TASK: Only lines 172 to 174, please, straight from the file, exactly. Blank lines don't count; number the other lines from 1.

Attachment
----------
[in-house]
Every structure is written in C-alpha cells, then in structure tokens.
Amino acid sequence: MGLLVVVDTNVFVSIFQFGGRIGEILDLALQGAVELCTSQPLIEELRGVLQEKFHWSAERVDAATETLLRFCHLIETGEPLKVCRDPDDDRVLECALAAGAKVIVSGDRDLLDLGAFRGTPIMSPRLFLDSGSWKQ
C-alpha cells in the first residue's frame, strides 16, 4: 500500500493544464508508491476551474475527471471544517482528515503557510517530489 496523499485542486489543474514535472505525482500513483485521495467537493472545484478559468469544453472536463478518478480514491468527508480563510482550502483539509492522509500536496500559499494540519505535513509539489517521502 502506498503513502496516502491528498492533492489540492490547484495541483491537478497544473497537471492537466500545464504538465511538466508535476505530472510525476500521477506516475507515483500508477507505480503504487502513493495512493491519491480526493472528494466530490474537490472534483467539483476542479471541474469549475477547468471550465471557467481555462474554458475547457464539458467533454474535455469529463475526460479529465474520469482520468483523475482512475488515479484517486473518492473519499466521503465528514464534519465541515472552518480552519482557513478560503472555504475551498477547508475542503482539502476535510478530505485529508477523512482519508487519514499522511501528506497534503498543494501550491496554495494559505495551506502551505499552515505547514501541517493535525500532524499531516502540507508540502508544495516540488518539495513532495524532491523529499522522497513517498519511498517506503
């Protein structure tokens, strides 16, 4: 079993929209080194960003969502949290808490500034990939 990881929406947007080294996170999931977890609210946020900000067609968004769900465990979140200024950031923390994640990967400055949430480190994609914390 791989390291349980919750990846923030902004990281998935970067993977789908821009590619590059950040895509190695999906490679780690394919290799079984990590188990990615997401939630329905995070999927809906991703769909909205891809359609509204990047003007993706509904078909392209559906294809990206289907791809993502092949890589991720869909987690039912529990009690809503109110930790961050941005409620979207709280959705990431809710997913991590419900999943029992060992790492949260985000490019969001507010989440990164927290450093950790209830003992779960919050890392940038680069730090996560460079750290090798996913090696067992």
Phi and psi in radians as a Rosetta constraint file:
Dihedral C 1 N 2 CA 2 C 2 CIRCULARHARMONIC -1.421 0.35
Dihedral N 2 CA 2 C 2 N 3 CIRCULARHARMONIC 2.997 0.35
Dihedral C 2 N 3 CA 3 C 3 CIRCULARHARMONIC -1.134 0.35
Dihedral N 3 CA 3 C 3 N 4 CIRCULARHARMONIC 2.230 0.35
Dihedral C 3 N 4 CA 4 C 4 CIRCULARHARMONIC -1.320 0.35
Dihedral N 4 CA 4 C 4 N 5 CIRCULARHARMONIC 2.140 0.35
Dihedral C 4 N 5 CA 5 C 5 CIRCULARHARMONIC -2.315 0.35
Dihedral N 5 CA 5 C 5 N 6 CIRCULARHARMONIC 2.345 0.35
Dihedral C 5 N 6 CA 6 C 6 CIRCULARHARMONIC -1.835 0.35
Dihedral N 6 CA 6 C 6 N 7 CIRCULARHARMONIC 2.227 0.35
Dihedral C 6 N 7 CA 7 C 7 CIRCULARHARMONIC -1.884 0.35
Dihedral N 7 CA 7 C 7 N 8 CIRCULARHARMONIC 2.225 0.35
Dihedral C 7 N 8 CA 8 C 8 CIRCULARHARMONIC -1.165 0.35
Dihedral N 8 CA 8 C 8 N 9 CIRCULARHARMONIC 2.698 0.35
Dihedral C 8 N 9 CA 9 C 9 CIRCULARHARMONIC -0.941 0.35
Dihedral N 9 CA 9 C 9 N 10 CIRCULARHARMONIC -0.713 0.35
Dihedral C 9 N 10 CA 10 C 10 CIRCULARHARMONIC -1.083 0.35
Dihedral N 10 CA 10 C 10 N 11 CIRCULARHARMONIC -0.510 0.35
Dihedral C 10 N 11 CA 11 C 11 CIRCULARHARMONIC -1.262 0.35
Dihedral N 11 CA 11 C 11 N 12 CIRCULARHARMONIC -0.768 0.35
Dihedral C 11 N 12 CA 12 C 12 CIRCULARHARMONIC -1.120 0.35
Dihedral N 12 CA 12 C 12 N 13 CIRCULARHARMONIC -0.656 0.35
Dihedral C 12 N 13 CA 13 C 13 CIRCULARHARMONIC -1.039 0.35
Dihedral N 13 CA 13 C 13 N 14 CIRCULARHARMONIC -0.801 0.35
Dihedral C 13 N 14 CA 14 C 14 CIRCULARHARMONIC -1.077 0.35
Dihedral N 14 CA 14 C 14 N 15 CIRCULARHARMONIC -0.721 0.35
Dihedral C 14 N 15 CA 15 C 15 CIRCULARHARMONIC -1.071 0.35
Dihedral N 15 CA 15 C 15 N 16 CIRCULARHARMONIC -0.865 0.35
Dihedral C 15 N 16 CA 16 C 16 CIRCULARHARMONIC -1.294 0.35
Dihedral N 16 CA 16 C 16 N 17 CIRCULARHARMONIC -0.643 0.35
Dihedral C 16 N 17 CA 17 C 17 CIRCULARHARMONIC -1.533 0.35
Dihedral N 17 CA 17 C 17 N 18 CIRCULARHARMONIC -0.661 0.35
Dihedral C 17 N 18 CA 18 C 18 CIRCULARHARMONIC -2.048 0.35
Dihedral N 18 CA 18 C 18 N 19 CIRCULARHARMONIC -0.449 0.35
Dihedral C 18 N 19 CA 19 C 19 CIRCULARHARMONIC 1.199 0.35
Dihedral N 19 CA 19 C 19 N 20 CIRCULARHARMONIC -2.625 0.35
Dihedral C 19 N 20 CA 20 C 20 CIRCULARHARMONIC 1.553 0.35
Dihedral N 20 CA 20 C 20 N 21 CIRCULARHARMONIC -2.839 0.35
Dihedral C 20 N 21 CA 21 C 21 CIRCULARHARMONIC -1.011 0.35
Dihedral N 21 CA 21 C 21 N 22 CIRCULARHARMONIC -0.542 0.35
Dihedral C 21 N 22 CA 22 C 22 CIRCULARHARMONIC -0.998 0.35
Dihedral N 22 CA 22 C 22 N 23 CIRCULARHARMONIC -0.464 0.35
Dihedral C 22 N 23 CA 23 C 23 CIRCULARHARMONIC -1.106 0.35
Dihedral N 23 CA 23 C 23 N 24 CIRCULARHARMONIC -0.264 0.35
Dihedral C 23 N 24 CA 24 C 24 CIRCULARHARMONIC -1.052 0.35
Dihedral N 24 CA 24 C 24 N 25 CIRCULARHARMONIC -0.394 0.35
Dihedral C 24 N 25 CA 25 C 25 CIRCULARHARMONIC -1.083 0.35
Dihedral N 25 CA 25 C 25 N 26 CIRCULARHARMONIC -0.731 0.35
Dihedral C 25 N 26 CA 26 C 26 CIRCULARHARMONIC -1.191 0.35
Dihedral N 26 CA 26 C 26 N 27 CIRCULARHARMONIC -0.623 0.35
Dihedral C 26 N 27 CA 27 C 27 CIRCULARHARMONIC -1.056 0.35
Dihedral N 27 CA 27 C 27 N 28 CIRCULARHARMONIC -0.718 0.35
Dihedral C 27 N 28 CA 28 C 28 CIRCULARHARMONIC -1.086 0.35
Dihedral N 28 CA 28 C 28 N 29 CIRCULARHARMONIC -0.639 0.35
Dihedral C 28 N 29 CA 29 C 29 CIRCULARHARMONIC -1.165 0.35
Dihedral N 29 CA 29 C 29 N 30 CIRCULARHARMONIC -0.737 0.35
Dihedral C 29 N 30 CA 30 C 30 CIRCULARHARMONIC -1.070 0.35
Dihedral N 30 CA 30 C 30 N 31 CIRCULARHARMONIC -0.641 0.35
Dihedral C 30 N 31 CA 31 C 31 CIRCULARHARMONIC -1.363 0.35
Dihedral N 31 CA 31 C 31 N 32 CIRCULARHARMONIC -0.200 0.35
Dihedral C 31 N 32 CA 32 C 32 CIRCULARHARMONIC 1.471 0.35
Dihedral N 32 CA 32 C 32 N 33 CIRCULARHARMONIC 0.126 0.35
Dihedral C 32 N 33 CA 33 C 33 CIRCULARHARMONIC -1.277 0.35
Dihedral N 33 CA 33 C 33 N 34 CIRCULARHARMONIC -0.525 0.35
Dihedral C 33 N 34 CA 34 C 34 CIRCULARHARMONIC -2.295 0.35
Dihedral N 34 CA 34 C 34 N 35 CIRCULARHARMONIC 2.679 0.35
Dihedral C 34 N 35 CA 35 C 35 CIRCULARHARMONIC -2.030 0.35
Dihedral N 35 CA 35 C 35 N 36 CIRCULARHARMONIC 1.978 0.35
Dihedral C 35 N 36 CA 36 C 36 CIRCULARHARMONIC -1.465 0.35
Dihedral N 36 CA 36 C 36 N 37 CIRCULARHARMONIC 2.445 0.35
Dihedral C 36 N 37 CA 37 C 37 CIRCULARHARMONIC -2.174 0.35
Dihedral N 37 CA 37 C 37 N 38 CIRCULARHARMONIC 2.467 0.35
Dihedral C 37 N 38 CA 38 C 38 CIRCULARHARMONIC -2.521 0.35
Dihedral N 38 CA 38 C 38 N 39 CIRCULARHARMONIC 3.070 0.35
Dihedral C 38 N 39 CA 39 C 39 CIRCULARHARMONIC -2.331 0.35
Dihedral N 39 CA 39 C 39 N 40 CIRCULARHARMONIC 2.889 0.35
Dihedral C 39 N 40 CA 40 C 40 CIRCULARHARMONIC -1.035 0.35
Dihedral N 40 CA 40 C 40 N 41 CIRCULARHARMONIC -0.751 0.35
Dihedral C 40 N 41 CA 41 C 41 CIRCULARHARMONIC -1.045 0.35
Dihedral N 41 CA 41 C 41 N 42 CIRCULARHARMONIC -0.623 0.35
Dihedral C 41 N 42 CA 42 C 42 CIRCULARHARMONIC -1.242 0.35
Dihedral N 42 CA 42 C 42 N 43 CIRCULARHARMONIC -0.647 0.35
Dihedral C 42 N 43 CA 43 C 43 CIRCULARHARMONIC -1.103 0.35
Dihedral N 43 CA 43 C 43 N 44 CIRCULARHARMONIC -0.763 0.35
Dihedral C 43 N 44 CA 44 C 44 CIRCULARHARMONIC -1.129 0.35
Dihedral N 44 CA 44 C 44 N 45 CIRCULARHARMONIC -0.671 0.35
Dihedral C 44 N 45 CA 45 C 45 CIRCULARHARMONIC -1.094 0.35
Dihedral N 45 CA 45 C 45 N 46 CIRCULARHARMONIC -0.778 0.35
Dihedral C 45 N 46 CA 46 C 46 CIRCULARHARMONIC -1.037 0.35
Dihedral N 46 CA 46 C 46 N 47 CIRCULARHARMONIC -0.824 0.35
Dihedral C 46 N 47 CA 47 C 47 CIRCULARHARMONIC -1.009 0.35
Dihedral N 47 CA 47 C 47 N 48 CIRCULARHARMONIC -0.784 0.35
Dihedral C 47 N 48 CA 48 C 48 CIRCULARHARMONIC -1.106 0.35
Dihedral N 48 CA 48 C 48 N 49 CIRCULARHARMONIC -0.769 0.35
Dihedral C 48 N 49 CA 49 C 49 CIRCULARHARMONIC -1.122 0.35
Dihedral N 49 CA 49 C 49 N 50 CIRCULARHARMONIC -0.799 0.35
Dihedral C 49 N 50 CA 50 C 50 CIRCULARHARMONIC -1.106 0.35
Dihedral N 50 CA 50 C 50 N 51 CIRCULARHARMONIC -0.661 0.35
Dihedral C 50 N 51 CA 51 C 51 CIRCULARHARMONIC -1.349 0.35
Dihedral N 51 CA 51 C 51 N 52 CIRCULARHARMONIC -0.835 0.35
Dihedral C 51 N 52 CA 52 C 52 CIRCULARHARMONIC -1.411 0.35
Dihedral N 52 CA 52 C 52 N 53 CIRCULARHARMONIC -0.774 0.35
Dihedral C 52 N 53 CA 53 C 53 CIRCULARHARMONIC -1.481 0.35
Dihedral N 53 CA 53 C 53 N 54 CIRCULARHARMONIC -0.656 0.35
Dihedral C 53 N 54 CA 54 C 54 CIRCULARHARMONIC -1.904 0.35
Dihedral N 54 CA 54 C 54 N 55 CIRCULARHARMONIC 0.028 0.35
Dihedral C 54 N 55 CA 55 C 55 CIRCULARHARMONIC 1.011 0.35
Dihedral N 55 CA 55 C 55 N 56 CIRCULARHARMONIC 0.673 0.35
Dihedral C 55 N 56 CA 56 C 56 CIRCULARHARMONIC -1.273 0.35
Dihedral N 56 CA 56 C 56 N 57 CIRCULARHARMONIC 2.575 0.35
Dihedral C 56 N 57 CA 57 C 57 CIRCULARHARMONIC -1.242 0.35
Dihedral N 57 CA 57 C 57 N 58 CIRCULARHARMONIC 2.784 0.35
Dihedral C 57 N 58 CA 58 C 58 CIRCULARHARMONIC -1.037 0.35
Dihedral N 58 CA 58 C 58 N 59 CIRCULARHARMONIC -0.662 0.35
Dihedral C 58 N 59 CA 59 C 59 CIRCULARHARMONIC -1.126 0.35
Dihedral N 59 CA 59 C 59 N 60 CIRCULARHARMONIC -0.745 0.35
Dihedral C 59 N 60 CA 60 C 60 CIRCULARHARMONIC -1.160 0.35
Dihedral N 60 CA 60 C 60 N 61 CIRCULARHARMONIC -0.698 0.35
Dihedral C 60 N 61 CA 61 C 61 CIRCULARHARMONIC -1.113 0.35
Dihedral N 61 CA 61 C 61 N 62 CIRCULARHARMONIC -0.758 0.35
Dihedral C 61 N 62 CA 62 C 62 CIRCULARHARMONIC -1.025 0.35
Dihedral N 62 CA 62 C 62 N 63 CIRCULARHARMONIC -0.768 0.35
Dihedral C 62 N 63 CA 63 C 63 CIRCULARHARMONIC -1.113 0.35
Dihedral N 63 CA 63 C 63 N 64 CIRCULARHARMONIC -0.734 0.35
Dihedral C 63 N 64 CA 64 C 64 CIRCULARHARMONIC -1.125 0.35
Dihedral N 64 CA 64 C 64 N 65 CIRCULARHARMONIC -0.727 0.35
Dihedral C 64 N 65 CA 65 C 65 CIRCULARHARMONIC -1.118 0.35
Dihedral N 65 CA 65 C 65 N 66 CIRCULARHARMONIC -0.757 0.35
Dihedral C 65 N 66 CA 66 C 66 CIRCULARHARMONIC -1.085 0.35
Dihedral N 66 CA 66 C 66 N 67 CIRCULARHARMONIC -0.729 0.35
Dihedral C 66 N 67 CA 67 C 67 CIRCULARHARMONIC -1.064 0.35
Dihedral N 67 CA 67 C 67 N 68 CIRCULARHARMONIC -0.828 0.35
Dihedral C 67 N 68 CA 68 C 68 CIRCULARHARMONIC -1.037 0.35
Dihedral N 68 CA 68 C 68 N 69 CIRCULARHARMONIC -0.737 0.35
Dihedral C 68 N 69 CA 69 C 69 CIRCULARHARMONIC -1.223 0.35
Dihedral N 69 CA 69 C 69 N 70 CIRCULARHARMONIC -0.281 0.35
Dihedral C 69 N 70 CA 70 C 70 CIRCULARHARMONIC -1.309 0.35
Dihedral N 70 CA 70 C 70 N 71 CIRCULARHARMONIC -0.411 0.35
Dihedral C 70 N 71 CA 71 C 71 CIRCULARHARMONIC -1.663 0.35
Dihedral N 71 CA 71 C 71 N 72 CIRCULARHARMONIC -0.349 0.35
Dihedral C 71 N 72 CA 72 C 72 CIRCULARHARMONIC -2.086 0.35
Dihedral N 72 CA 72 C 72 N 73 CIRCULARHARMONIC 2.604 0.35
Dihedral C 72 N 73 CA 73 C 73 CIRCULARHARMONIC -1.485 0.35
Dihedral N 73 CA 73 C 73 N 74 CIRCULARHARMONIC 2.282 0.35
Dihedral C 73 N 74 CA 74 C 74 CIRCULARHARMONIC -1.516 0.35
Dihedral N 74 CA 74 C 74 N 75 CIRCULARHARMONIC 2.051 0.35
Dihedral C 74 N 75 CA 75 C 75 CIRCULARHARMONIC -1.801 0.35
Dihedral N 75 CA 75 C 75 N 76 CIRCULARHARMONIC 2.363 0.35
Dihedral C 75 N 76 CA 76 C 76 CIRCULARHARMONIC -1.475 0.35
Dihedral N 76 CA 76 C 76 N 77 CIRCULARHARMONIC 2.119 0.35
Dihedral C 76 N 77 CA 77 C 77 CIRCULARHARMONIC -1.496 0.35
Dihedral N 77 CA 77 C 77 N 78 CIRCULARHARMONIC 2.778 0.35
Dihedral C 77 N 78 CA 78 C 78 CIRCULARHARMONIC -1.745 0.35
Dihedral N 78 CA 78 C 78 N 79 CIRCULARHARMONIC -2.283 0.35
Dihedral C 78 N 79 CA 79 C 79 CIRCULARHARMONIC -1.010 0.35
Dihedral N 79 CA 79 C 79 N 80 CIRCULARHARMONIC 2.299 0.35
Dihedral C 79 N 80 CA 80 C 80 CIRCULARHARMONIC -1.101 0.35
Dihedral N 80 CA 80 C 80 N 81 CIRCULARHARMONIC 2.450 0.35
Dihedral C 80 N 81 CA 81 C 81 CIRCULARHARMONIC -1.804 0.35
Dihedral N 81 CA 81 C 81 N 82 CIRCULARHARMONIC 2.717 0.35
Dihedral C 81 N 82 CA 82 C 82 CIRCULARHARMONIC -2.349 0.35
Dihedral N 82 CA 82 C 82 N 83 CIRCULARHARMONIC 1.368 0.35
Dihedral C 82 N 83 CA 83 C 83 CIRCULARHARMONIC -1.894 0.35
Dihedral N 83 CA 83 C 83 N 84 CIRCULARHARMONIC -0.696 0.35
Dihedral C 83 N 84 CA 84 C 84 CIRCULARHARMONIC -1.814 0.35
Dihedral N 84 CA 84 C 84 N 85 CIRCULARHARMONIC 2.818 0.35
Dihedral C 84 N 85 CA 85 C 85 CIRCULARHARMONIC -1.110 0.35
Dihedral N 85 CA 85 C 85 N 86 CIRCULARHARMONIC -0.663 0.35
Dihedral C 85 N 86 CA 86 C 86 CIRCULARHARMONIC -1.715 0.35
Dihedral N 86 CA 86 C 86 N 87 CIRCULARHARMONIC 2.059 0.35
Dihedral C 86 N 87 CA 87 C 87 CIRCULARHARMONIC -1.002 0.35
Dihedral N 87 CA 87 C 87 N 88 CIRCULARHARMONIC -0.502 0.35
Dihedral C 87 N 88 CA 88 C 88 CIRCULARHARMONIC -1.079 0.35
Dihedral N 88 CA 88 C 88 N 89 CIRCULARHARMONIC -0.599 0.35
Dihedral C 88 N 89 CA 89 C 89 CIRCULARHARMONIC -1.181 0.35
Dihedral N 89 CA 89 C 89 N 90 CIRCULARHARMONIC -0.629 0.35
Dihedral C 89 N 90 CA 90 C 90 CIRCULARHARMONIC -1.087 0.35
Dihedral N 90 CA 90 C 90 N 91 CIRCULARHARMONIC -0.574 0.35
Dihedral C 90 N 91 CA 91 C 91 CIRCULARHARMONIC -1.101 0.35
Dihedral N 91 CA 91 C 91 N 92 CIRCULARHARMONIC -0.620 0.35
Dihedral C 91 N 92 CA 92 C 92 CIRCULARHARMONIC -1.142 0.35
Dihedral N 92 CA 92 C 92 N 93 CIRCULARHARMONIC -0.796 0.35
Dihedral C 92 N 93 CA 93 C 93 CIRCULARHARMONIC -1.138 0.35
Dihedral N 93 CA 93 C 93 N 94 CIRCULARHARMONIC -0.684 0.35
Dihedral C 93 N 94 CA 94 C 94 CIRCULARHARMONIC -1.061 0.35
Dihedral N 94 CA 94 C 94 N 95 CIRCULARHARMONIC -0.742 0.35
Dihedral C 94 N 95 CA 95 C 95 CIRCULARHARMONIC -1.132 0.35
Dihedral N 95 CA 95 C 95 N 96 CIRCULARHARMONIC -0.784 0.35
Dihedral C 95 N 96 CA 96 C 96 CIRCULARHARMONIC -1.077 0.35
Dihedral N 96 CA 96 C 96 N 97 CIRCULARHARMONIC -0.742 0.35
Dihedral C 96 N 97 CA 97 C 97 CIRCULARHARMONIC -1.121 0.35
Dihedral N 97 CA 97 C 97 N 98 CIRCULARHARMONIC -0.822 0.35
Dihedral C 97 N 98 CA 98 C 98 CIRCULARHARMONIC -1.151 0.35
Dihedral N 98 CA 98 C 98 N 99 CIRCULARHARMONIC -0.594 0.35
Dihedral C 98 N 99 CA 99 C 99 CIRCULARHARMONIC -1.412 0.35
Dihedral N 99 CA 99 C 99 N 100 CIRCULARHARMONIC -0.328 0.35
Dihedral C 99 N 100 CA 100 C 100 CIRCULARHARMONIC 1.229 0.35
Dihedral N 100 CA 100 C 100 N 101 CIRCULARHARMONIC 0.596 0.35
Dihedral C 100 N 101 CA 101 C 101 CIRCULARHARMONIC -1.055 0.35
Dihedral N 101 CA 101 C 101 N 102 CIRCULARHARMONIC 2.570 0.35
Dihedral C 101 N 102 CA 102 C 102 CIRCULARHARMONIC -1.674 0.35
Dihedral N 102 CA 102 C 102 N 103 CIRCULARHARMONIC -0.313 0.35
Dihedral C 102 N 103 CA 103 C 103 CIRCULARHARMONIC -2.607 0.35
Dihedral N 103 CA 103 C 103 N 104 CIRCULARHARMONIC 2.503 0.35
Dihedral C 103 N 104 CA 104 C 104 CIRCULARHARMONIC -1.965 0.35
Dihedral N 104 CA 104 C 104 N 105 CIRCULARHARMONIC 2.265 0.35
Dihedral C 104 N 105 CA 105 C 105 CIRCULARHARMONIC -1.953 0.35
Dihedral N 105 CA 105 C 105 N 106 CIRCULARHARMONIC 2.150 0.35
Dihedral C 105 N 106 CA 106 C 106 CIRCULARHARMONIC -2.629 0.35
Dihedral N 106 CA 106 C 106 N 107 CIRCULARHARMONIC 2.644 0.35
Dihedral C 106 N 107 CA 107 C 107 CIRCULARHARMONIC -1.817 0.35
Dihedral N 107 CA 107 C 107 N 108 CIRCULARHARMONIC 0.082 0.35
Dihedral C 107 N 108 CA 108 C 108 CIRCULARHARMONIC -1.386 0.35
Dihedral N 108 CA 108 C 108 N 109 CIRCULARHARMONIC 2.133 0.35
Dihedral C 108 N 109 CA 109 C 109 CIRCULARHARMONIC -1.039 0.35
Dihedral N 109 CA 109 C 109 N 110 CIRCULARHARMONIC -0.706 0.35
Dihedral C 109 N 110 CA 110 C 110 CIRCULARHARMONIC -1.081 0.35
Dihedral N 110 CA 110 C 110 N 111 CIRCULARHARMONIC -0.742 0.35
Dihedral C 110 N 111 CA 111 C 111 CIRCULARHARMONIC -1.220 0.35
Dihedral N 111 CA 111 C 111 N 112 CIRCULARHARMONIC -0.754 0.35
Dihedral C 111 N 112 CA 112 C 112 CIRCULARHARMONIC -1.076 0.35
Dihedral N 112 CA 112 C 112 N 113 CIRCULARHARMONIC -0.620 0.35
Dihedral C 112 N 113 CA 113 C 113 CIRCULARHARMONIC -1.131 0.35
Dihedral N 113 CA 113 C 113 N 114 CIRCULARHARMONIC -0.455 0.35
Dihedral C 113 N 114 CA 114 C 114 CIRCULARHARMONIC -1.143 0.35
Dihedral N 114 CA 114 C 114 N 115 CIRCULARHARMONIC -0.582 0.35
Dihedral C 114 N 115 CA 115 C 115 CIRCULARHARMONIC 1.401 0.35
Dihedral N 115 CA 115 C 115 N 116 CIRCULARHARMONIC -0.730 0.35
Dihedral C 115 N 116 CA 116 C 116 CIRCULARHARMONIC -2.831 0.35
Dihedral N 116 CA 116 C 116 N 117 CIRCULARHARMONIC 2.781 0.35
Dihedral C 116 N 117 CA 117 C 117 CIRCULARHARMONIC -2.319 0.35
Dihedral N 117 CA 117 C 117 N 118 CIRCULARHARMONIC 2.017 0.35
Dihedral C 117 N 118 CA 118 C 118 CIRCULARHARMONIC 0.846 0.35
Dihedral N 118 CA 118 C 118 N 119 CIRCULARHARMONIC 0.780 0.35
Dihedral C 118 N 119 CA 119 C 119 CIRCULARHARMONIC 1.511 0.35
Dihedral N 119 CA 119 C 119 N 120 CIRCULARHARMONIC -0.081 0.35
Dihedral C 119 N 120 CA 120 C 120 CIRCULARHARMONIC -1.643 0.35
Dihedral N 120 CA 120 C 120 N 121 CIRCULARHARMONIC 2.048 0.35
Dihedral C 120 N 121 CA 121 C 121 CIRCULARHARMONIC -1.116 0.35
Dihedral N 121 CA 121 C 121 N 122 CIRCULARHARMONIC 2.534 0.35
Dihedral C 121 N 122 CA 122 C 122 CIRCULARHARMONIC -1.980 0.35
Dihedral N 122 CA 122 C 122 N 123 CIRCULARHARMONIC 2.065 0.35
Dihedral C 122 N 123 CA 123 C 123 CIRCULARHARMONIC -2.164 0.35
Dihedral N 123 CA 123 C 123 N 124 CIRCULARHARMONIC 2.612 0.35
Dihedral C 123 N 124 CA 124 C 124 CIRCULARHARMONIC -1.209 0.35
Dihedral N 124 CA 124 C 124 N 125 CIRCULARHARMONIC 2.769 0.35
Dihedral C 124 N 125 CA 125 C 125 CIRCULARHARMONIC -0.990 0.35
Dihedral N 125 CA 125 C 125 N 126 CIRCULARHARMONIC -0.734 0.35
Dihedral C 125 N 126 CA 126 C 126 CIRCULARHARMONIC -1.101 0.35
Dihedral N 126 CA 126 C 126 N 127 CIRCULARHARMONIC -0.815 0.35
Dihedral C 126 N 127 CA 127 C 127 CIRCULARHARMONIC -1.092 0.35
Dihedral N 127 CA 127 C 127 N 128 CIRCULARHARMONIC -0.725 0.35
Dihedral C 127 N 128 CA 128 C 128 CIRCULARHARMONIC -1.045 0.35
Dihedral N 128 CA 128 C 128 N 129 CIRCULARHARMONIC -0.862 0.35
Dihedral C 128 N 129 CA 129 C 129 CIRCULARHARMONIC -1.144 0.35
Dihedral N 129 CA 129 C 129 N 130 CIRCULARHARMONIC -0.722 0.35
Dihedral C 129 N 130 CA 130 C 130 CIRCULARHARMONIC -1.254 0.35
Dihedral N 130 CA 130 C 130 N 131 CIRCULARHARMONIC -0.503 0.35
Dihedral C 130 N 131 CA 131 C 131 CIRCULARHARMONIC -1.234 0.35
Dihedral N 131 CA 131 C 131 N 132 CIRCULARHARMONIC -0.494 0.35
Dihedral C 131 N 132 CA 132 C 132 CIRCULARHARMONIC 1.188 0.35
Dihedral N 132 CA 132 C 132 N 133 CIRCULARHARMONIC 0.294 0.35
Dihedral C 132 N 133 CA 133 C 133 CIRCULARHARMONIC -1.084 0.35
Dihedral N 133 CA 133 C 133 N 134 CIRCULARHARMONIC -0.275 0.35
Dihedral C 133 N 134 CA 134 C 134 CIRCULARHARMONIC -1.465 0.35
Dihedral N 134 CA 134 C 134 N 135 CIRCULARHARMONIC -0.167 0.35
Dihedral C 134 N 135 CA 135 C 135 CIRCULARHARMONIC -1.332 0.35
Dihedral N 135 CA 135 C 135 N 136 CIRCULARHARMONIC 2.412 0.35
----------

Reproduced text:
Dihedral N 84 CA 84 C 84 N 85 CIRCULARHARMONIC 2.818 0.35
Dihedral C 84 N 85 CA 85 C 85 CIRCULARHARMONIC -1.110 0.35
Dihedral N 85 CA 85 C 85 N 86 CIRCULARHARMONIC -0.663 0.35